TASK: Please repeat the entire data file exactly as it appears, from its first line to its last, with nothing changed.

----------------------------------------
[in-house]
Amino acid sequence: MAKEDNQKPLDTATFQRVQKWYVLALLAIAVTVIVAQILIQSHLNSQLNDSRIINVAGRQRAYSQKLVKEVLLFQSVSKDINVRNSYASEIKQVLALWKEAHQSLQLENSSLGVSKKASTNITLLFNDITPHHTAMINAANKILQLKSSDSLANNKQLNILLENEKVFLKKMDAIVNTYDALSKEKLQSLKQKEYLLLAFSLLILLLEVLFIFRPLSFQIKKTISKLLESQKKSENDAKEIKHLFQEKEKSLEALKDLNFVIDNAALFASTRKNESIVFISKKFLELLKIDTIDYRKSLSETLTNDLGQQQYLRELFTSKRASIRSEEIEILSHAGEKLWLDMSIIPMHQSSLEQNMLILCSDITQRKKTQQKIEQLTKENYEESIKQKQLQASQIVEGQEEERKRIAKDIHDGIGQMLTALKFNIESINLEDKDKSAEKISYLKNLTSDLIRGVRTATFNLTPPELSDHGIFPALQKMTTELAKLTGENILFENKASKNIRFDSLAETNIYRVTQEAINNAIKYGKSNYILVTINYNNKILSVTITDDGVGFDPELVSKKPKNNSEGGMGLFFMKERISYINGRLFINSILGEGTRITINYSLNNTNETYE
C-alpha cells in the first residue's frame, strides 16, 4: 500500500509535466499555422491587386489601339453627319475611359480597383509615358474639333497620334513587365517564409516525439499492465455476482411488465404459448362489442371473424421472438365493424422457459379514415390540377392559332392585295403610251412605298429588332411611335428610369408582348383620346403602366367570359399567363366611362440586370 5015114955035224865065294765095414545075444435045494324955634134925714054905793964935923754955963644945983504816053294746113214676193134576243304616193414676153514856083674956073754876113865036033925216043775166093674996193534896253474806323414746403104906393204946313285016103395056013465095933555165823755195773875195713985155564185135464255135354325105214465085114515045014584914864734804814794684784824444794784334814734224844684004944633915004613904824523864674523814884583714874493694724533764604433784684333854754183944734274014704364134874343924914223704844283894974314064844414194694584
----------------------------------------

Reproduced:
[in-house]
Amino acid sequence: MAKEDNQKPLDTATFQRVQKWYVLALLAIAVTVIVAQILIQSHLNSQLNDSRIINVAGRQRAYSQKLVKEVLLFQSVSKDINVRNSYASEIKQVLALWKEAHQSLQLENSSLGVSKKASTNITLLFNDITPHHTAMINAANKILQLKSSDSLANNKQLNILLENEKVFLKKMDAIVNTYDALSKEKLQSLKQKEYLLLAFSLLILLLEVLFIFRPLSFQIKKTISKLLESQKKSENDAKEIKHLFQEKEKSLEALKDLNFVIDNAALFASTRKNESIVFISKKFLELLKIDTIDYRKSLSETLTNDLGQQQYLRELFTSKRASIRSEEIEILSHAGEKLWLDMSIIPMHQSSLEQNMLILCSDITQRKKTQQKIEQLTKENYEESIKQKQLQASQIVEGQEEERKRIAKDIHDGIGQMLTALKFNIESINLEDKDKSAEKISYLKNLTSDLIRGVRTATFNLTPPELSDHGIFPALQKMTTELAKLTGENILFENKASKNIRFDSLAETNIYRVTQEAINNAIKYGKSNYILVTINYNNKILSVTITDDGVGFDPELVSKKPKNNSEGGMGLFFMKERISYINGRLFINSILGEGTRITINYSLNNTNETYE
C-alpha cells in the first residue's frame, strides 16, 4: 500500500509535466499555422491587386489601339453627319475611359480597383509615358474639333497620334513587365517564409516525439499492465455476482411488465404459448362489442371473424421472438365493424422457459379514415390540377392559332392585295403610251412605298429588332411611335428610369408582348383620346403602366367570359399567363366611362440586370 5015114955035224865065294765095414545075444435045494324955634134925714054905793964935923754955963644945983504816053294746113214676193134576243304616193414676153514856083674956073754876113865036033925216043775166093674996193534896253474806323414746403104906393204946313285016103395056013465095933555165823755195773875195713985155564185135464255135354325105214465085114515045014584914864734804814794684784824444794784334814734224844684004944633915004613904824523864674523814884583714874493694724533764604433784684333854754183944734274014704364134874343924914223704844283894974314064844414194694584